After connecting the wires to the board (easy since the colors are identified on the board) there are four wires remaining to connect, As far as I understand, 2 are going to the output pot, and the other 2 should be connected together.
Can you tell me what wires are going to the output pot?

There is also a ground wire. Where should be this wire connected? Anywhere on the chassis or should I solder it together with the other ground cables in a "star ground scheme"?


I´m also having trouble with the Atran input TX, even having red the explanation mnats gave in this thread due to my poor English understand, can you help me with the links/jumpers that this transformer need to be soldered?
Thank you,
Luis


Sorry Luis-

I don't have the schematic or my unit in front of me.  did you see Skylar's wiring guide?

http://www.equinoxsystems.net/DIY/SG-1176-RevD-Wiring_ALLv3.pdf (http://www.equinoxsystems.net/DIY/SG-1176-RevD-Wiring_ALLv3.pdf)

Hope it helps

Good luck SF!!

Josh
Title: Re: 1176LN Rev D DIY
Post by: Stagefright13 on February 10, 2009, 03:53:48 PM
On the 5002 connect the orange and yellow together (by themselves not connected to board or anything). Then connect the red and blue to your output. The schematic for that transformer is here http://www.jblproservice.com/pdf/Vintage%20JBL-UREI%20Electronics/UREI-1176LNmanual.pdf (http://www.jblproservice.com/pdf/Vintage%20JBL-UREI%20Electronics/UREI-1176LNmanual.pdf)

I didn't even hook the ground wire up but I guess you can hook it to star ground if you want. Or circuit ground.

It's just like the original wires. Mnats mentions this on his Rev D page toward the bottom.

Mines in the rack done and squeezing. :) finished it yesterday morning. Sounds exactly like my first one. Gonna rig up an 1176SA stereo adapter and see what they sound like on drum overheads. And may match up a pair of Q1's for them.

John
Title: Re: 1176LN Rev D DIY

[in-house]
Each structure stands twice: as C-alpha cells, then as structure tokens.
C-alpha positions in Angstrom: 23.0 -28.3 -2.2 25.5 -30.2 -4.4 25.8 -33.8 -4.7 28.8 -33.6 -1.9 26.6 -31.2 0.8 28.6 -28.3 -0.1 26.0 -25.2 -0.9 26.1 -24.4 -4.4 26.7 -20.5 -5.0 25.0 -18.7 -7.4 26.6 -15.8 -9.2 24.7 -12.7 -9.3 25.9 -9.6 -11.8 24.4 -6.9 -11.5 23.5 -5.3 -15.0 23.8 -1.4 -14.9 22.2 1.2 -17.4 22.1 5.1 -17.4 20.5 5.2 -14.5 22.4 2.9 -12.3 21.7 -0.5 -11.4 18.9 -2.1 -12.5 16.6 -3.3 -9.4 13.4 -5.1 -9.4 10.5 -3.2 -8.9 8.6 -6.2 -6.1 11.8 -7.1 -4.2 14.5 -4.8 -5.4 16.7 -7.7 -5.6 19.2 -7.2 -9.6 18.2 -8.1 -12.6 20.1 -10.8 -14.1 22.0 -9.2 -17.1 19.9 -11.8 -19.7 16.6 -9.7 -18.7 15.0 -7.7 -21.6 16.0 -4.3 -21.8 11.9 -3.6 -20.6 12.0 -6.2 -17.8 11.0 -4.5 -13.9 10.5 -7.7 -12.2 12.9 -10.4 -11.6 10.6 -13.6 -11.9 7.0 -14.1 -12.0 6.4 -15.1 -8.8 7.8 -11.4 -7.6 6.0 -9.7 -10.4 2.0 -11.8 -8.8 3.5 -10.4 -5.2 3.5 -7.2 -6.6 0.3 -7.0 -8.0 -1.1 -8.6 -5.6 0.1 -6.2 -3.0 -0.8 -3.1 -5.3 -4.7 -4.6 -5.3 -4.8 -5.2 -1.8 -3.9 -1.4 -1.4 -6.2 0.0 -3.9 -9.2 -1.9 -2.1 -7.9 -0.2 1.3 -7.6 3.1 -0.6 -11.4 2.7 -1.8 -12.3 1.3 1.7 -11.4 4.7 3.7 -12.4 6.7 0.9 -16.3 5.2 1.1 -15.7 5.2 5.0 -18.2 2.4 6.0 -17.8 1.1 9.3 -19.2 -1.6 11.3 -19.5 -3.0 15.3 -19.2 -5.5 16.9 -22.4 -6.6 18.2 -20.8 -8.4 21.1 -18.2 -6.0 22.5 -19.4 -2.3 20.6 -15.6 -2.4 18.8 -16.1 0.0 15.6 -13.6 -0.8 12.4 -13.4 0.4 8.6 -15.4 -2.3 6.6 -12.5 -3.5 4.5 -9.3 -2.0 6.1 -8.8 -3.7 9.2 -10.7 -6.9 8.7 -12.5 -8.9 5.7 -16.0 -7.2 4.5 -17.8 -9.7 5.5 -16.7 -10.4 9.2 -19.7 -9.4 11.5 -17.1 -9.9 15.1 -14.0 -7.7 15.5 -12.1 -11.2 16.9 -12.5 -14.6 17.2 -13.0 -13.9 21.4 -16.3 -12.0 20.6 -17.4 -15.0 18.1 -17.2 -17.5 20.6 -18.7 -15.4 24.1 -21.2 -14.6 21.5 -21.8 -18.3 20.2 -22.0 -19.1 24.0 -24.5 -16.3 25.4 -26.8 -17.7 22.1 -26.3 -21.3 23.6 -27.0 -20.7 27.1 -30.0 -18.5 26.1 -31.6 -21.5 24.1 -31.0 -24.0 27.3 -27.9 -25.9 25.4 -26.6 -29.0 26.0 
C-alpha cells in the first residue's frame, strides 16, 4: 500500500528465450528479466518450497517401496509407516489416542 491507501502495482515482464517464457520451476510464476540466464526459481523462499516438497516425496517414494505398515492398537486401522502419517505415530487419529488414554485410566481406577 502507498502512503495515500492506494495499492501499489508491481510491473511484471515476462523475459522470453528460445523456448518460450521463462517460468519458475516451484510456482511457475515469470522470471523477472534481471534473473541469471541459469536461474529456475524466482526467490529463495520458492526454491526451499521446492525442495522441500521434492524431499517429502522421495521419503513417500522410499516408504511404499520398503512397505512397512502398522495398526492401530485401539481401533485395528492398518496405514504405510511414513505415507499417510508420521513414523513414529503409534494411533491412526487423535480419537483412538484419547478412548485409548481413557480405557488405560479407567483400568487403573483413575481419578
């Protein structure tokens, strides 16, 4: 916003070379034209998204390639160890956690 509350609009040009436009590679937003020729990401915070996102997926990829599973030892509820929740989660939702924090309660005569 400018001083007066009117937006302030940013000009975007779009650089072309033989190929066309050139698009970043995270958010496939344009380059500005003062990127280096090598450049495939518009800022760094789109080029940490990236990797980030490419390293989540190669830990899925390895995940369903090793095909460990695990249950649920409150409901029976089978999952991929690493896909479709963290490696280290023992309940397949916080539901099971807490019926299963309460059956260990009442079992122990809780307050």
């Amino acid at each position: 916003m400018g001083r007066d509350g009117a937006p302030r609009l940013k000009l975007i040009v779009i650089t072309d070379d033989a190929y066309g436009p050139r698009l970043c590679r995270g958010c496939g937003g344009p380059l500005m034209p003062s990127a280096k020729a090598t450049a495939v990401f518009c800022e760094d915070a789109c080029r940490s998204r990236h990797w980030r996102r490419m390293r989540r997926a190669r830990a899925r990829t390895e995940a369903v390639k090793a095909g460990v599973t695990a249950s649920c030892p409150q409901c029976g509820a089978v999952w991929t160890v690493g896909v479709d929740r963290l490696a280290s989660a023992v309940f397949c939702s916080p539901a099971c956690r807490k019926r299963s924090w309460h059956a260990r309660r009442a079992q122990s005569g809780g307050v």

Post by: luis on February 10, 2009, 04:37:55 PM
Thank for all your help!

I have Skylar files, but he used the cinemag output tx, not EA-5002.

John: I was reading the manual, but i didn´t finish.. so I tought that was just the manual without any schematic.. I´m so dumb! :-[

Thank you all, once again!
Luis
Title: Re: 1176LN Rev D DIY
Post by: Stagefright13 on February 10, 2009, 05:23:49 PM
Yeah it's a great idea to read the entire original manual. Lots of cool stuff in there and original scanned historical stuff. It's a great read. And there is a TON of other tests you can do if you have the equipment.

John
Title: Re: 1176LN Rev D DIY
Post by: rodabod on February 21, 2009, 12:00:12 PM
Has anyone tried, or does anyone have an opinion on running the 1176 from a JLM 48V supply?

Any comments? I've not used the JLM supply, but I assume it should be decent enough if it is used for mic preamps too.
Title: Re: 1176LN Rev D DIY
Post by: rodabod on March 02, 2009, 12:20:55 PM
Has anyone tried, or does anyone have an opinion on running the 1176 from a JLM 48V supply?

Any comments? I've not used the JLM supply, but I assume it should be decent enough if it is used for mic preamps too.

Bump. Has anyone tried this? Or have any reason to doubt it? I will try, but if anyone has any opinions, I'd be glad to hear them.

Roddy
Title: Re: 1176LN Rev D DIY
Post by: luis on March 03, 2009, 06:31:01 PM